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Newspaper Page Text
CONFESSIONS OF A WIFE
ELEANOR FAIRLOW IS DEAD
I had not had time to say anything
to my little nurse and after Jim and
Dick went away I looked at her in
quiringly. She did not say" anything
and I decided that she had not yet
made up her mind. I thought long
about what both Jim and Dick had
said and again Dick's changed ex
pression rose before me.
I compared Dick as he looked to
night with the Dick I had known up
to that time, and decided they were
Was the comfort and the affection
and the content of married life com
ing to me just when I was not going
to be able to take them?
I who had always believed so im
plicitly in the law of compensation
tried to think what I had done to
merit this terrible illness of both
mind and body. True, some might
say I had taken Dick from Eleanor
Pairlow when he had married me in
stead of her, but you see, little book,
I did not know there was an Eleanor
Pairlow until after I had married
Dick. And just here, as though I had
called her from oblivion by my
thoughts of her, I was handed a tel
egram. It read:
"Eleanor died this morning from
appendicitis. She has not been well
since she came to me and her last
words were: 'I am glad to go.' Will
write particulars. Notify her friends.
Mrs. Caroline Hume."
Poor Eleanor! Her lot was not a
very happy one and she certainly
paid for all her sins, all her follies,
all her mistakes.
"How shall I tell this to Dick?" I
asked myself. Eleanor must have
asked to have the telegram sent me.
Truly, little book, I did not feel
able to tell the news to Dick. I floun
dered about in my mind for a plan.
At last I decided to call up Pat and
let him announce it through the pa-pe&
My little nurse got Pat on the wire
and he answered by "Hello" with a
shade of apprehension. "I have some
bad news for you, Pat"
"What is it, Margie? Aren't you
getting on as well as you expected?"
"Oh, it is not about me. I have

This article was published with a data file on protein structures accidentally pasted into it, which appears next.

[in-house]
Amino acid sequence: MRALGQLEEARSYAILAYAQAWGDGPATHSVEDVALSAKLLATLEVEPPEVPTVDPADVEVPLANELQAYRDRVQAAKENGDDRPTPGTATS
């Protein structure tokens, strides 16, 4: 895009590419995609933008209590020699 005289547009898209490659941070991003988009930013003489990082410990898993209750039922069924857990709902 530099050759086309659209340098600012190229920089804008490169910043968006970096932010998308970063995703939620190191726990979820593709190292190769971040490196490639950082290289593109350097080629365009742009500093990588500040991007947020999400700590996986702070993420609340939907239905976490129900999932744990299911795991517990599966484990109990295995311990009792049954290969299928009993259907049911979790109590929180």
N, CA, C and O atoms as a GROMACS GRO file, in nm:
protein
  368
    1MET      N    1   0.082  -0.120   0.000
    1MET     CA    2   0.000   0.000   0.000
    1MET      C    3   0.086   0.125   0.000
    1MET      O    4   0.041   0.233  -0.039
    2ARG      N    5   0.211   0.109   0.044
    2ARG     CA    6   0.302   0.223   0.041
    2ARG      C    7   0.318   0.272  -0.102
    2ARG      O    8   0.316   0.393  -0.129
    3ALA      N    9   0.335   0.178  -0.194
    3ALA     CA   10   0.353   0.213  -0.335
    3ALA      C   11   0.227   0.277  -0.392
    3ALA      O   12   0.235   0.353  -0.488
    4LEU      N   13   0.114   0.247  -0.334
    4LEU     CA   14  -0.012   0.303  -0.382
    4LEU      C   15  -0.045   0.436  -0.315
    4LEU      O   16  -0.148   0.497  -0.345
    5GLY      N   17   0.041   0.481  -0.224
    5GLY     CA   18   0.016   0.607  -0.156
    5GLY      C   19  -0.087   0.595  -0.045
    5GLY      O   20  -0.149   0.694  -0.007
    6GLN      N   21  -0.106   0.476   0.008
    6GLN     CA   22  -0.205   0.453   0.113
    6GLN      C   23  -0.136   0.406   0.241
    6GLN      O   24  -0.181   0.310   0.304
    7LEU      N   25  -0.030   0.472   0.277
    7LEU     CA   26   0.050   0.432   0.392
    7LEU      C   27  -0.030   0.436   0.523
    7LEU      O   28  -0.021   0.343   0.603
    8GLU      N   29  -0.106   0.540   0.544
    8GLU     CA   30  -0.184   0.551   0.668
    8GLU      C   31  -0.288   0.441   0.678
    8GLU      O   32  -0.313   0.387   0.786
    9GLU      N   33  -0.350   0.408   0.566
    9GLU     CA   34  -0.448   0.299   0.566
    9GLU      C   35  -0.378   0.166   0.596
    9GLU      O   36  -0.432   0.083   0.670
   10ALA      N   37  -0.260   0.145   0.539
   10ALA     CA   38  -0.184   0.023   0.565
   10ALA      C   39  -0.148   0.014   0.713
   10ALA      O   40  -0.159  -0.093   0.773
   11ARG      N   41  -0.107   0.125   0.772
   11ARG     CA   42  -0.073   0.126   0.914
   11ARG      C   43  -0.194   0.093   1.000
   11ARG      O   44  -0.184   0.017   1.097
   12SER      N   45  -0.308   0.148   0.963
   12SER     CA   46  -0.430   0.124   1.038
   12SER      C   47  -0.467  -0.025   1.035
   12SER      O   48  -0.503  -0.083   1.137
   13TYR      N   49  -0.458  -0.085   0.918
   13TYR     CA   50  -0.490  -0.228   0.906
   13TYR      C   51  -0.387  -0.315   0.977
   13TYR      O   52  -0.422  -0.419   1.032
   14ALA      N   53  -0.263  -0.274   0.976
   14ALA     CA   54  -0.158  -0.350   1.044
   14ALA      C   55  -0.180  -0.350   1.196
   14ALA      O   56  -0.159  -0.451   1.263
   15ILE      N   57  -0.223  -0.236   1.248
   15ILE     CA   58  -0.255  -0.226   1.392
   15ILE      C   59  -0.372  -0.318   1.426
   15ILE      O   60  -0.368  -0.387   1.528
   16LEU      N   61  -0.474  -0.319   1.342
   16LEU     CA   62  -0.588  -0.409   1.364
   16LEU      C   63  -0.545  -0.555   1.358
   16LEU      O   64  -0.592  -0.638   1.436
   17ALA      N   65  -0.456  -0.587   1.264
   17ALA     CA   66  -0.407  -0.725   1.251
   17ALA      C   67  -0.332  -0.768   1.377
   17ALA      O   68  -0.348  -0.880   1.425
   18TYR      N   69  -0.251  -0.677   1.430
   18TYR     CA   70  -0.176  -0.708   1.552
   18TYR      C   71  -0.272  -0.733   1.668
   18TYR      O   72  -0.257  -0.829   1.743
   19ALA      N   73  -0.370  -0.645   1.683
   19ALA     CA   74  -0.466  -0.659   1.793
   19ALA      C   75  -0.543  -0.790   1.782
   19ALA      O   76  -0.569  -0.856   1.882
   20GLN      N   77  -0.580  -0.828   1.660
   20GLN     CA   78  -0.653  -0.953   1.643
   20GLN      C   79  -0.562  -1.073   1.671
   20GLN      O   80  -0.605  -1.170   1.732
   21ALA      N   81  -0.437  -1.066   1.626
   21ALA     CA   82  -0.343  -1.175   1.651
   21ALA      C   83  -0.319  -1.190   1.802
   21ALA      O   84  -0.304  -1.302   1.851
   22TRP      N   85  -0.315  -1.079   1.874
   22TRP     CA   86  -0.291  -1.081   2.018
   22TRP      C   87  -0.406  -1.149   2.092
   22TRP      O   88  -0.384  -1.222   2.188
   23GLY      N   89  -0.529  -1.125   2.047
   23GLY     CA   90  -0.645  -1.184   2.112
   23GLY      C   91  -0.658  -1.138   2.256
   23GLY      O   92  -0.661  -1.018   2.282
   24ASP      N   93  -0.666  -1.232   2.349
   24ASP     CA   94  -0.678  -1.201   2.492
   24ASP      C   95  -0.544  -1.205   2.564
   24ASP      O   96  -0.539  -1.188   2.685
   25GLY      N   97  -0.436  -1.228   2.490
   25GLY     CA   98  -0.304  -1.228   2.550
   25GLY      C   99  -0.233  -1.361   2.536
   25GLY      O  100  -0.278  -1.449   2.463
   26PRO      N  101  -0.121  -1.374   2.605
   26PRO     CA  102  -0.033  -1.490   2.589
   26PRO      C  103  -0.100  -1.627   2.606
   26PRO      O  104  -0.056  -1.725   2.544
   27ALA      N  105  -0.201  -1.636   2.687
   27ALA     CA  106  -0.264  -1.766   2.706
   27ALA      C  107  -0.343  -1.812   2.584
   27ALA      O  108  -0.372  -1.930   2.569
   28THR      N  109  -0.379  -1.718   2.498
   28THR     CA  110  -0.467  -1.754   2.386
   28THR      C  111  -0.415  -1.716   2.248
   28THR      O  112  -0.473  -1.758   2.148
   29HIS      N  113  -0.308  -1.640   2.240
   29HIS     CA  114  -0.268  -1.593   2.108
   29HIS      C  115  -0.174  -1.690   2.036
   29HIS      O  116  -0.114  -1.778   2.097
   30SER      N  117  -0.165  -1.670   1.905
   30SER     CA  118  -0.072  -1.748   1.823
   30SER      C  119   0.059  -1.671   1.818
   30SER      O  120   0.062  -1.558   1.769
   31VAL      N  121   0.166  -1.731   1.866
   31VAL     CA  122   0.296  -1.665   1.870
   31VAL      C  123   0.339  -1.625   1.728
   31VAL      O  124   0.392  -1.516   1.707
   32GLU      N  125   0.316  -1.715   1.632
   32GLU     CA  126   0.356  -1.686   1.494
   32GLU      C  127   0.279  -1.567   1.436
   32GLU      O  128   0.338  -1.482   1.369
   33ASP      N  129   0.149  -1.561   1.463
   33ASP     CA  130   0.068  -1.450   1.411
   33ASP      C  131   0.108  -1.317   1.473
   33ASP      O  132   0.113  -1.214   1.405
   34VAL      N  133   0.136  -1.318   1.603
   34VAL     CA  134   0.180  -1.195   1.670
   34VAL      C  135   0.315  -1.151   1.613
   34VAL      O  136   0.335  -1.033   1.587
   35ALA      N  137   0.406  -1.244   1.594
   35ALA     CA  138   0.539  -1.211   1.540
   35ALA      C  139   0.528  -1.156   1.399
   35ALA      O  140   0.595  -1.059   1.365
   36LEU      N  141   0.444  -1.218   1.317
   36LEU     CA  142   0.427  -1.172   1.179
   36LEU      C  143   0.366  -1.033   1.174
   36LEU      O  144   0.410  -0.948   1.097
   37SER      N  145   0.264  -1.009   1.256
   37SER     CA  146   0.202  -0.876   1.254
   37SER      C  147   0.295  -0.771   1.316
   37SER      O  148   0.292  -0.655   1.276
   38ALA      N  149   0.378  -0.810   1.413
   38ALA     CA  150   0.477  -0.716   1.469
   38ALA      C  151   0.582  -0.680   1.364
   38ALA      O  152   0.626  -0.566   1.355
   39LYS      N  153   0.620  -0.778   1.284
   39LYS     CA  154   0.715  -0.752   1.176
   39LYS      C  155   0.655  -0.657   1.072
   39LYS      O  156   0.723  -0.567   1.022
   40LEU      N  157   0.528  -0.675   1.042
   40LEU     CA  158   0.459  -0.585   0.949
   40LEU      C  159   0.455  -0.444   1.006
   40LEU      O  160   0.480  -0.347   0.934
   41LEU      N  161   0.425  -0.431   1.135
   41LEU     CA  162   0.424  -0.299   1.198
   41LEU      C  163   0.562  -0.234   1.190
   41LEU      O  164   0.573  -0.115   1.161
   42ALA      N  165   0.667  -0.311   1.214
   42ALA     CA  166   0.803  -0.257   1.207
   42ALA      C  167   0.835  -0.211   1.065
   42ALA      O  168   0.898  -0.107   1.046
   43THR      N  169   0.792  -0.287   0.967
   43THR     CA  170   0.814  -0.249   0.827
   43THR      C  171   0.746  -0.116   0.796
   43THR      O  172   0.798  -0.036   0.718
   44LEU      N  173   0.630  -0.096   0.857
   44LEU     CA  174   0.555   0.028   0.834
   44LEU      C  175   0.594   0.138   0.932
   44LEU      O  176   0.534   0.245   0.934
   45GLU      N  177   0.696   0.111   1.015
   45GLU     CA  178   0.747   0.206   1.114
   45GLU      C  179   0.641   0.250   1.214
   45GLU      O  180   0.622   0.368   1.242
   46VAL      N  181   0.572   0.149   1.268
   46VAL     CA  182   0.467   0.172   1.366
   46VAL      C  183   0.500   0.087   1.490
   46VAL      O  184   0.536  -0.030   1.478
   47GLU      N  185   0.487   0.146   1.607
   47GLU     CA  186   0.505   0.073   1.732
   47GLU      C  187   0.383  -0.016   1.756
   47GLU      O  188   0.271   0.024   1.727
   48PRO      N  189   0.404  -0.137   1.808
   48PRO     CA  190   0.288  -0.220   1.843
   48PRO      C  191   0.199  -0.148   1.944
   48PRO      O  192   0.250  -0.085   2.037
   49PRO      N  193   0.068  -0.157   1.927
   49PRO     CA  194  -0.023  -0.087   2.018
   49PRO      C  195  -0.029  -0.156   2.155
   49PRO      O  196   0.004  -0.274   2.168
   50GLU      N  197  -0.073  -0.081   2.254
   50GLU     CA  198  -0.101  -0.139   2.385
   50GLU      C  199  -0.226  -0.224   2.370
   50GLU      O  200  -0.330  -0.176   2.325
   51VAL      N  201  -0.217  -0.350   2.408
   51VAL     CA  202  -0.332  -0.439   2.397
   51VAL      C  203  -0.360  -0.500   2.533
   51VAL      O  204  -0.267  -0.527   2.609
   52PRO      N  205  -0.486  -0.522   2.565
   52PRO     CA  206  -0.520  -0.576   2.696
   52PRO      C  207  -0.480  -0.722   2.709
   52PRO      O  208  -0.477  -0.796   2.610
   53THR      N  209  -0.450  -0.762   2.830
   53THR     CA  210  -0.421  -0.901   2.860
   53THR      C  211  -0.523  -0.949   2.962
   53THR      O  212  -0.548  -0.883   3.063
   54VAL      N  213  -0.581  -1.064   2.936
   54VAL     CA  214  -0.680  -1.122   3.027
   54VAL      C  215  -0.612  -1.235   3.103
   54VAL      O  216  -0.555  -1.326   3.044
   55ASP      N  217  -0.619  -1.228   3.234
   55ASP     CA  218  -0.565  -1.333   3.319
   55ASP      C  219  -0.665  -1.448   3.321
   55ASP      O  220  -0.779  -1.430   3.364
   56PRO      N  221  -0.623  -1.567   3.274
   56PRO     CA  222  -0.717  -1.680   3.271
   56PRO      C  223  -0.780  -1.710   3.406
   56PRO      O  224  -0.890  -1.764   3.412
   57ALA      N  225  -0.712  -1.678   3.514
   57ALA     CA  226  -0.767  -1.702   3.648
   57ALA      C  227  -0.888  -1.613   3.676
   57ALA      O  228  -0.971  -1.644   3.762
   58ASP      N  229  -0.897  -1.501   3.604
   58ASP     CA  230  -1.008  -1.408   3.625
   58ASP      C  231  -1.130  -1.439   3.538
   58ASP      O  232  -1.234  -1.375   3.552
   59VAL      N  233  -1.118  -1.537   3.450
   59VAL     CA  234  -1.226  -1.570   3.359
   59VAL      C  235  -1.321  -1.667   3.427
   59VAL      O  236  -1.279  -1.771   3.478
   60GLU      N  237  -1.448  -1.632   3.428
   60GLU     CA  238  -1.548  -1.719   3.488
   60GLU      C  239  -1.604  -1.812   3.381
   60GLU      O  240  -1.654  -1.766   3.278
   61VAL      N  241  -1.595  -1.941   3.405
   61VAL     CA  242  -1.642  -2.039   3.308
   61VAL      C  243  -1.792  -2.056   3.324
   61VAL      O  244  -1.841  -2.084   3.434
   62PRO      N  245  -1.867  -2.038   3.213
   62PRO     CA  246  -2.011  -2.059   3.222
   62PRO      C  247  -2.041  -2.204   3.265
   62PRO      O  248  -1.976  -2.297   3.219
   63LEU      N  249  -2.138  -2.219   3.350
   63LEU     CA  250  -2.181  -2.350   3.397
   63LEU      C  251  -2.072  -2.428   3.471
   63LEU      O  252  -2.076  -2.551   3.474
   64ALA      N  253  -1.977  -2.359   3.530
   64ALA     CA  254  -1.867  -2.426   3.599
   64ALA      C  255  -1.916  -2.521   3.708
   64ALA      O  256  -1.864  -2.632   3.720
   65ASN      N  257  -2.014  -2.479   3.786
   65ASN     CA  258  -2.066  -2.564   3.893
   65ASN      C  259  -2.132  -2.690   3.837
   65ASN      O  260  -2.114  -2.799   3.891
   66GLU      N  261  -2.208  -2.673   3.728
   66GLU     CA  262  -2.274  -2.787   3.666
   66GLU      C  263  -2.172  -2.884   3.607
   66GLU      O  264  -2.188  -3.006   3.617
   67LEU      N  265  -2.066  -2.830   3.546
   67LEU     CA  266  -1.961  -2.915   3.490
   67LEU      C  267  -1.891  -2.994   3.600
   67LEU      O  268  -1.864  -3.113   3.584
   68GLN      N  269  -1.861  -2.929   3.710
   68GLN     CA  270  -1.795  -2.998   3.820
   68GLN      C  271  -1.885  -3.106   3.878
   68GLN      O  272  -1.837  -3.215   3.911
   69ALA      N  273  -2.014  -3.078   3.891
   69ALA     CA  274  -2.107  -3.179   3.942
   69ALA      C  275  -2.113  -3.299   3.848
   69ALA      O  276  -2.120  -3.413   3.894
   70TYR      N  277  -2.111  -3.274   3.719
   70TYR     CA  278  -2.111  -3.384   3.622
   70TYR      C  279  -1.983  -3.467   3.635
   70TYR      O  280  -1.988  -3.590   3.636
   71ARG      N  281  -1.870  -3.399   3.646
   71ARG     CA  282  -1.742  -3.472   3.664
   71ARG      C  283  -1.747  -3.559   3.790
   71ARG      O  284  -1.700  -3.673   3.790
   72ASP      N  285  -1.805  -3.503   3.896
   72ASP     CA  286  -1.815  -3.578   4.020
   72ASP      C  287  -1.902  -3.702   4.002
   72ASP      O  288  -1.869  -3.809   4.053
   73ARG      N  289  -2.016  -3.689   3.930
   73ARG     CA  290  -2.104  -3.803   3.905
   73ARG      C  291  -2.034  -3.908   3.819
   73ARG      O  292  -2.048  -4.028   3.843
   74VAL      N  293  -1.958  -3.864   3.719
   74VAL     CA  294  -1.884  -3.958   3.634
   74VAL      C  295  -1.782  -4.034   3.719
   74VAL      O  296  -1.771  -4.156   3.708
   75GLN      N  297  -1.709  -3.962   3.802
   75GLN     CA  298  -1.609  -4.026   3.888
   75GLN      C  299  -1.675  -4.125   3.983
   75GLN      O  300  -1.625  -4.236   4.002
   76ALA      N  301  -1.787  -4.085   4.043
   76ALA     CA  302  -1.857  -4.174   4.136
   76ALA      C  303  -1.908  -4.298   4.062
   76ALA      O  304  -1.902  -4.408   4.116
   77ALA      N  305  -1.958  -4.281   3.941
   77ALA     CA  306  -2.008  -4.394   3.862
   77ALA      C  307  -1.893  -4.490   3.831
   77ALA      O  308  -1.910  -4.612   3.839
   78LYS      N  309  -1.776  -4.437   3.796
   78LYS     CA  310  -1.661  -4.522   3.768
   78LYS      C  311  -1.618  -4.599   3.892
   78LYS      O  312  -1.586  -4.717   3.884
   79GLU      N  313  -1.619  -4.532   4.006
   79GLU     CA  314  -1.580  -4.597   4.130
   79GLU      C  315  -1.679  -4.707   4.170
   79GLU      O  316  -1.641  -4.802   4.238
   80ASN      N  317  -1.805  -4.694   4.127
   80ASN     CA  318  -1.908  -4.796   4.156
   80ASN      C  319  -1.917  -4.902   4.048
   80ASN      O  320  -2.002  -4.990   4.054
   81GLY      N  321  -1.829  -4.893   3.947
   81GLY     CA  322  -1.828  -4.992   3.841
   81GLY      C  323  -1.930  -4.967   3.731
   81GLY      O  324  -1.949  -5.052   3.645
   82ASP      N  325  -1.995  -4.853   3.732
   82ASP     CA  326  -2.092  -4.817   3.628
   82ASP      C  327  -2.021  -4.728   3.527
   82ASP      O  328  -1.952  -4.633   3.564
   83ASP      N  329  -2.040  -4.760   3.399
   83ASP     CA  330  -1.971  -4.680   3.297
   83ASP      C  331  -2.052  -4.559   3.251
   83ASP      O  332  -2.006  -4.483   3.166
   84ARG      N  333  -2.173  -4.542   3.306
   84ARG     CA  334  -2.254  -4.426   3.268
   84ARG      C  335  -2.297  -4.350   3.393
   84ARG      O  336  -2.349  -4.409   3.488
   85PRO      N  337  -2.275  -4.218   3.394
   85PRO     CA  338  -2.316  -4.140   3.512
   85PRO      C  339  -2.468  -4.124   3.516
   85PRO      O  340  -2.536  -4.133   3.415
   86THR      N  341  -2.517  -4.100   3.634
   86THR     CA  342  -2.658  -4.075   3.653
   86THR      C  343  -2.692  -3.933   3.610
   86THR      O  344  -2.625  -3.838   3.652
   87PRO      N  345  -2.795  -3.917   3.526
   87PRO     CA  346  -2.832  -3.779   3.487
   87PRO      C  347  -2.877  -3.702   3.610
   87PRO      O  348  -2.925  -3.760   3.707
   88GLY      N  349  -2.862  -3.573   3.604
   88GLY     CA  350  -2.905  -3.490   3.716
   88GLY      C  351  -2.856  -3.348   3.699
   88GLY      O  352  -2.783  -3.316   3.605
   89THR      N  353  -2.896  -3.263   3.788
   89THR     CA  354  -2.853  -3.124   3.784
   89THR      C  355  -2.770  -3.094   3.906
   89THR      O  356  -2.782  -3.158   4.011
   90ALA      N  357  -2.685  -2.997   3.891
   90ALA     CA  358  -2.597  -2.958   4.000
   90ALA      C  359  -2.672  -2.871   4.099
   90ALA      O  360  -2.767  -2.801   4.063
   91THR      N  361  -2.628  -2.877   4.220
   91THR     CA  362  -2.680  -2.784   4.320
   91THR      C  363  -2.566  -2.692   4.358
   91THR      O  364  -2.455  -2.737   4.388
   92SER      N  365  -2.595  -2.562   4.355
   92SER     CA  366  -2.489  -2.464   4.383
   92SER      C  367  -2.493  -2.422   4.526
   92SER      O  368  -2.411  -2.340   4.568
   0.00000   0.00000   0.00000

just received word that Eleanor Fair
low is dead, died very suddenly of
appendicitis. I thought you might
write a little not about it for the pa
per, so that -her friends might know
"But, Margie, I did not know her
very well. Won't you, or if you do
not feel able, won't Dick write the
A little cold chill ran down my
spine and for a moment I forgot the
ache that was always there.
"I'll write it, Pat," I said. "Send
a boy over for it in a half hour."
This morning this little notice ap
peared in The Daily :
"The many friends of Miss Eleanor
Pairlow will be shocked as well as
grieved to hear of her sudden death
in Chicago yesterday. Miss Fairlow
had not been well for some time and
had given up her training as nurse
just when she was about to be grad
uated. "She was visiting a friend of her
mother at the time of her demise.
"No young woman in the city was
any more popular than Eleanor Pair
low when she suddenly gave up so
ciety four years ago and entered the
hospital with the avowed in
tention of becoming a trained nurse.
Endowed with rare beauty and clever
mind and a most sympathetic nature,
her friends at that time deplored her
giving up the position she might oc
cupy for such arduous work. Their
fears were justified, for hospital
train ing proved too much for her
and she had to give it up at last.
"She will be missed more than
most, for her friends were many. It
is very probable that she will be laid